Unanswered questions after England’s winter of discontent

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Having spent five months concealing it behind their other myriad flaws, England ended a bleak Test winter with a timely reminder of their inability to run through a tail.

In both innings at the Hagley Oval New Zealand were able to wriggle off the hook and ultimately escape with a deserved draw and series win, their first over England this century.

For England, it means a record-breaking run of 13 away Tests without a win for a team with gaping holes running right through it.

The one positive – and it’s a big one – from this two-Test afterthought was a return to form for Stuart Broad.

At the start of the series Broad looked certain to lose the new ball, but England’s 58 all out on the first morning in Auckland saw all plans ripped up and Broad restored.

He provided an answer, for now, to one of the big questions England were facing.

Now they just need answers to the ones over both openers, number three, the all-rounder, the wicketkeeper, the third seamer, and the spinner. Simple.

It says much for the scale of the mess that one of the winter’s one genuine successes, the keeping of Jonny Bairstow, has still become a question.

Is this arduous dual role for one of their three vaguely reliable batsmen a luxury England can currently afford?

After 21 runs in four innings, the end of Alastair Cook’s Test career looks worryingly close for a side that has spent five years trying and failing to replace his last decent partner.

At the moment the fear is still more that Cook himself decides to retire to the farm than England taking him out back and shooting him. But both those possibilities suddenly look very real.

Mark Stoneman’s second-innings half-century in Christchurch probably secures his place for the start of the summer but not the end of it. He needs a big score soon.

Both openers are especially vulnerable to any kind of early-season form for Haseeb Hameed.

Then there’s James Vince. Ah, James Vince. You really do have to stand back and admire a batsman seemingly calibrated specifically and expertly to infuriate.

When not making inconsequential 22s, he’s getting just enough runs to muddy the waters without actually making a telling contribution but getting those runs in undeniably eye-catching fashion.

His 83 in Brisbane was excellent. His 55 in Perth quite possibly the greatest 55 in Test history.

The 76 in Christchurch was another Vince masterpiece. Enough to stay in the side. Enough to suggest he’s worth persevering with.

Enough to make you want to forsake all your earthly possessions and swear allegiance only to James Vince’s cover-drive. Not enough to actually influence the match in any seriously meaningful way.

Fragile yet beautiful, beguiling yet infuriating, Vince’s Test career to date is precisely the one large numbers of people seem to think Ian Bell had.

As it is, a batsman who has had more chances than most has now done just about enough to start the summer at three.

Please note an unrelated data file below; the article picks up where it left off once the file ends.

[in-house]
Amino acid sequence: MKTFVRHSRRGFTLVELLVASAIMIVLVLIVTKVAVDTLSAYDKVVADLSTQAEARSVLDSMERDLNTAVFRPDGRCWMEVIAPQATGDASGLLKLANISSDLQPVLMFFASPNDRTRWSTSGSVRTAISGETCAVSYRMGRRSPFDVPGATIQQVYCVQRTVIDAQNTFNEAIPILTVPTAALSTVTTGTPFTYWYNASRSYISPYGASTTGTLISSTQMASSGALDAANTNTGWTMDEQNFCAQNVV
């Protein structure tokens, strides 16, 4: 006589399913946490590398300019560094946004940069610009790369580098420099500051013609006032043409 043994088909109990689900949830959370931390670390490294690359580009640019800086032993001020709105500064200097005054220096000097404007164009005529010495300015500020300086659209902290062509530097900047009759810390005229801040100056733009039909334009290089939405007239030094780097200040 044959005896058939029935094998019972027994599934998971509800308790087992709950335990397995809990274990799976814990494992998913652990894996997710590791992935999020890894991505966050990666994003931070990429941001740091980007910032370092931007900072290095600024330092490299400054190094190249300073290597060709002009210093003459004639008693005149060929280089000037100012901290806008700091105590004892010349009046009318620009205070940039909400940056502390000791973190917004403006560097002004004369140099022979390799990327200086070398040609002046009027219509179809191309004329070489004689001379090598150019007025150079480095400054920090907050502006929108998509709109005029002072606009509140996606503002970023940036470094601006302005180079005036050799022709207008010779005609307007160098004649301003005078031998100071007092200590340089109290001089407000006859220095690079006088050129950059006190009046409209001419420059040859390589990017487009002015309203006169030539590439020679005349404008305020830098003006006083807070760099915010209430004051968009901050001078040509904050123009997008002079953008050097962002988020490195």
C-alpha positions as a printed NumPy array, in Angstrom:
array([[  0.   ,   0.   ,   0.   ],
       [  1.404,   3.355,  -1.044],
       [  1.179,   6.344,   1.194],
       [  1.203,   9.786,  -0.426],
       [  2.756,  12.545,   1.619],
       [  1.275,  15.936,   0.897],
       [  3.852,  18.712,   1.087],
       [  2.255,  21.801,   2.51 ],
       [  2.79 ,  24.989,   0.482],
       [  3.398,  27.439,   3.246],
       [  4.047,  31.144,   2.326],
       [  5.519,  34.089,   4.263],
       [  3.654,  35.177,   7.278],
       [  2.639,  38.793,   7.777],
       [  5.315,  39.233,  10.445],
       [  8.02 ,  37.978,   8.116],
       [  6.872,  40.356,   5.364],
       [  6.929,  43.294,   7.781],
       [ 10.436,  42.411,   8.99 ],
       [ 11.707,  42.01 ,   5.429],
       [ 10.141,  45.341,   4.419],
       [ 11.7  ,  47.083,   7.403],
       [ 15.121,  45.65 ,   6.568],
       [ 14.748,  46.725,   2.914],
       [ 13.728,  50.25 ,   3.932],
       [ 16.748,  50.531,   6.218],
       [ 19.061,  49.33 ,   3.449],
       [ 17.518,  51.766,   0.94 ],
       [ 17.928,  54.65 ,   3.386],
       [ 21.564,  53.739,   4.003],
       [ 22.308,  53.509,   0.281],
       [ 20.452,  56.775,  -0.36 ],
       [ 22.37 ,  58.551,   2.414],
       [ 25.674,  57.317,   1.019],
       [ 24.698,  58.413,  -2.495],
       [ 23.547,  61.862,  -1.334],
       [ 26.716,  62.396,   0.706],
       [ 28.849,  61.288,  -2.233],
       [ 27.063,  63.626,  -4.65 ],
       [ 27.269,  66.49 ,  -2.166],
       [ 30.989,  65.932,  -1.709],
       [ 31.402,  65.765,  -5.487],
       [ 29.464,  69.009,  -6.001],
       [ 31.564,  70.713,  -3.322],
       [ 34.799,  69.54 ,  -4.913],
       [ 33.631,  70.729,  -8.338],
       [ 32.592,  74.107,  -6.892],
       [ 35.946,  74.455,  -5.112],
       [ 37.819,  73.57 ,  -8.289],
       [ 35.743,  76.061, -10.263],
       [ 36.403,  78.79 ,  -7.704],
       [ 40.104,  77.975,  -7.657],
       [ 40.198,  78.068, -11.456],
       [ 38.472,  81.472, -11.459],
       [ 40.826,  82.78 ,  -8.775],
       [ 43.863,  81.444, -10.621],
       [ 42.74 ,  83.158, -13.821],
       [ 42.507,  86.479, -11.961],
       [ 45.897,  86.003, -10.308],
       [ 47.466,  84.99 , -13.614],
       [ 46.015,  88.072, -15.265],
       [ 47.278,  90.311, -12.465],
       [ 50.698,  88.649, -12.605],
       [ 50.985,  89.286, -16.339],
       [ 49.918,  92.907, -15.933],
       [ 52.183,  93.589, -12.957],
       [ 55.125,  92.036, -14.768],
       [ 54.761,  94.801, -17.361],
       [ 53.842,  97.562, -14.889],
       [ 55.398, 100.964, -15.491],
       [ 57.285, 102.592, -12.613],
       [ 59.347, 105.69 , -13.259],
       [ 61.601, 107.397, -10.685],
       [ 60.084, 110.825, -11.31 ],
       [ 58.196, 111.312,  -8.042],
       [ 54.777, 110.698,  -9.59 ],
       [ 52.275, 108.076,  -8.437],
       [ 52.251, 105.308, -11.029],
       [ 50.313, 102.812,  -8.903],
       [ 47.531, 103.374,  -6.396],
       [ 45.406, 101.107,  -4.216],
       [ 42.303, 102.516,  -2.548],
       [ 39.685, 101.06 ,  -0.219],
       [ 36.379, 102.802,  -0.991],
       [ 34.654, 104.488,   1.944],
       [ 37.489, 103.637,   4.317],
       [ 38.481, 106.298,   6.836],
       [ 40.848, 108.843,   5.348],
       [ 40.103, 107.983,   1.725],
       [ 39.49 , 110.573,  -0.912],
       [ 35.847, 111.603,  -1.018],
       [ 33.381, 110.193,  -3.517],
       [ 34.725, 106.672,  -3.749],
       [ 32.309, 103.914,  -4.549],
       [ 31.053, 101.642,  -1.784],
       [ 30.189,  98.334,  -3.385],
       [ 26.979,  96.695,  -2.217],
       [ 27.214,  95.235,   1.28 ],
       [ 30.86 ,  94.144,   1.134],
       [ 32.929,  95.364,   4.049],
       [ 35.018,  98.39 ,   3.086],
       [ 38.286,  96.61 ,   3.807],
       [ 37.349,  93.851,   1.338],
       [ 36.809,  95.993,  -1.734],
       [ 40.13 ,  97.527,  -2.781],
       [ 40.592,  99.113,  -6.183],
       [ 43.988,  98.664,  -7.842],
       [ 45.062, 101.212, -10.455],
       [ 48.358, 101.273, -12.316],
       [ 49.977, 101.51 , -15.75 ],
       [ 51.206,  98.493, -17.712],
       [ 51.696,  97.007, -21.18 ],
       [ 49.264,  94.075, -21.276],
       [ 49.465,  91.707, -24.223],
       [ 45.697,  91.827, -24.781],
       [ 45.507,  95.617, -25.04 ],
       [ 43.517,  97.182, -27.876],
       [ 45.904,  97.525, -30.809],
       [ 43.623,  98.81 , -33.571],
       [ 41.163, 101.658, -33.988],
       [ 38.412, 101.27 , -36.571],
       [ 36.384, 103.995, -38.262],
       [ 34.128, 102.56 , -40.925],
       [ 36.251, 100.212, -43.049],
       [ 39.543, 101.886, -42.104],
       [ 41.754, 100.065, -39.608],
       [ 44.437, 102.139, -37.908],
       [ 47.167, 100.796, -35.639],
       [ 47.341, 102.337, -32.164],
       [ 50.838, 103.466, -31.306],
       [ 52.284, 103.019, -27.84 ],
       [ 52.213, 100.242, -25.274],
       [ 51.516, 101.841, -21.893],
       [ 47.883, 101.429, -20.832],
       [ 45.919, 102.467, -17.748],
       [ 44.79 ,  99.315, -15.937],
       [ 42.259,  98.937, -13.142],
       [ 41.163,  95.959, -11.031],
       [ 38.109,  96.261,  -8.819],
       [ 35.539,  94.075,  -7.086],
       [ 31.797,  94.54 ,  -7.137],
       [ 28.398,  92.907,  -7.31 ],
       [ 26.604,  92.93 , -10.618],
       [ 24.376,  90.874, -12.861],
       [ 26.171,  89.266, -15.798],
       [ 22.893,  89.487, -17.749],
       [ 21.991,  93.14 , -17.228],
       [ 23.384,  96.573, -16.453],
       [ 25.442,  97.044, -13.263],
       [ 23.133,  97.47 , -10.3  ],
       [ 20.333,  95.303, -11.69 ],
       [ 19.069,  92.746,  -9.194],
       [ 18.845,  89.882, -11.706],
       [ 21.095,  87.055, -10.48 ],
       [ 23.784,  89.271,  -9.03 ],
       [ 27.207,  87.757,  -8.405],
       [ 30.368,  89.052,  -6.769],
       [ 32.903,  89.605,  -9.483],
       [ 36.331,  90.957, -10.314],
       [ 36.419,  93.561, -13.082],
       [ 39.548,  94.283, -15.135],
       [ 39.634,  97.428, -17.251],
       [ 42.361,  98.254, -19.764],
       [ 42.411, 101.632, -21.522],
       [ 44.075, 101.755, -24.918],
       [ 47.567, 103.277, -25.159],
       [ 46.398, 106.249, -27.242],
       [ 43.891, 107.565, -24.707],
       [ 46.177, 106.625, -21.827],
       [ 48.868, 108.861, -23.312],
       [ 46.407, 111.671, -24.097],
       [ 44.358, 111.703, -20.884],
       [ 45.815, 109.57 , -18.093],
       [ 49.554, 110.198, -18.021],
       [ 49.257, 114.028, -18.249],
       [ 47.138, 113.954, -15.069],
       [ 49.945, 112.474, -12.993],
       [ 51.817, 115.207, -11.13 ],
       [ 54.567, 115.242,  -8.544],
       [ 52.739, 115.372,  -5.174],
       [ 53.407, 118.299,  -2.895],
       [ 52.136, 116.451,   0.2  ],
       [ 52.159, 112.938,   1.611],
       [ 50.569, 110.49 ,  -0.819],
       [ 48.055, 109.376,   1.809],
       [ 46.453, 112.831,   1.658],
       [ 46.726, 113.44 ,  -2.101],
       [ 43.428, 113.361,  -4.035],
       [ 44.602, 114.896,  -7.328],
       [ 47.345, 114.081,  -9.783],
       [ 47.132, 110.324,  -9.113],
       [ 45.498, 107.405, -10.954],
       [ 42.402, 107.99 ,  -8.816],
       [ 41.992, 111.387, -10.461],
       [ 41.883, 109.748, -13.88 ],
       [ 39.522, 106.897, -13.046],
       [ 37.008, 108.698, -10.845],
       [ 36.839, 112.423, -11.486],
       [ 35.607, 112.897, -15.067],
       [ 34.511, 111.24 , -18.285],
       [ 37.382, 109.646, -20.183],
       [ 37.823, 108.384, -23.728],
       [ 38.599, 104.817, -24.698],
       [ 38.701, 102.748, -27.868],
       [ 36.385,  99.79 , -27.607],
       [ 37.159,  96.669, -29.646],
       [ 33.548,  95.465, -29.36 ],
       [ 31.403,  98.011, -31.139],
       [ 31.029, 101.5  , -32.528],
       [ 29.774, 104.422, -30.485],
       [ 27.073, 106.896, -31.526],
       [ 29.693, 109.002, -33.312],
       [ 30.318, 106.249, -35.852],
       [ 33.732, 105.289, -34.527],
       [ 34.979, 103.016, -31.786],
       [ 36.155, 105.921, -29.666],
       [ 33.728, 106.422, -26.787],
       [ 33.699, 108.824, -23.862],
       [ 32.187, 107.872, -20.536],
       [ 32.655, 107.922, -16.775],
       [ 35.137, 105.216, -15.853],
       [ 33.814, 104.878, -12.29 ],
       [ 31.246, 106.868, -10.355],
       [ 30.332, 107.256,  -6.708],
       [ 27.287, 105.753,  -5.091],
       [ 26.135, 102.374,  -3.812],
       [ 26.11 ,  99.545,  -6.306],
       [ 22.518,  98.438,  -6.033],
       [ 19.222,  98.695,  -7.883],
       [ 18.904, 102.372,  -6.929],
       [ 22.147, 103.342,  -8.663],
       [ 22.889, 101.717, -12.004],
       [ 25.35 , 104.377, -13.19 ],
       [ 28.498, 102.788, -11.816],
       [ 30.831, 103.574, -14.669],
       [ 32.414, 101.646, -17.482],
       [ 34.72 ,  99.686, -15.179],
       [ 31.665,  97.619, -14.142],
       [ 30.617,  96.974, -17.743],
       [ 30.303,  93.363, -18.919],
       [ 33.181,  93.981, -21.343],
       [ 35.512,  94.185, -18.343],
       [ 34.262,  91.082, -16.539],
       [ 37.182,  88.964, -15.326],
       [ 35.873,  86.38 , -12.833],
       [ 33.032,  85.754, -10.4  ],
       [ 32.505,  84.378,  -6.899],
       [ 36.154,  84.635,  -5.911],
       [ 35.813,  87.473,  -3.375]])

In so doing he’s also cut off one of the more attractive solutions to England’s fragility: moving Cook to three. Great stuff, Vincey.

Next come Joe Root and Dawid Malan, and the sweet, sweet taste of straightforward selections. Let there be no more talk of Root at three. Let him bat four and continue scoring between 50 and 85 literally every time he bats.

Ben Stokes is a certainty until and unless he isn’t. Bairstow is a certainty but his precise role isn’t.

Stuart Broad and James Anderson are certainties until their bodies finally give way under the unsustainable strain of forming the world’s only two-man bowling attack.

Their 47 wickets this winter came at 29.82 apiece; the other England bowlers combined took 34 at 72.84. Branderson must never retire.

England once very cleverly called Moeen Ali the second-choice spinner when he was obviously the first-choice spinner.

Incredibly, that was less than a year ago. No idea what he is now. Mason Crane and Jack Leach both received good notices for their debuts but the numbers didn’t really stack up.

Root was statistically England’s standout spinner of the winter – and third best bowler overall – with four wickets at 32 each. Expect Moeen to be back for the first Test of the summer, accompanied by much wailing and gnashing of teeth.

The third seamer should probably be Chris Woakes, although that does leave England with a pace bowling attack boasting less diversity than a group of White House interns.

Mark Wood, the absent hero who would have halted the Australian charge for sure in the Ashes, proved unable to halt Ish Sodhi and Neil Wagner in Christchurch.

He may get another chance, but let’s just hope because he’s seen as the best option rather than the fastest.

But after England’s own capitulation in the face of Wagner’s 82mph bumper barrage in Auckland and Vernon Philander’s filleting of Australia on the final day of the fourth Test, let us please consign “England need more pace” to the same dustbin as “Root must bat three because reasons”.

There are enough things this England Test team desperately does require without concocting others.

By Dave Tickner

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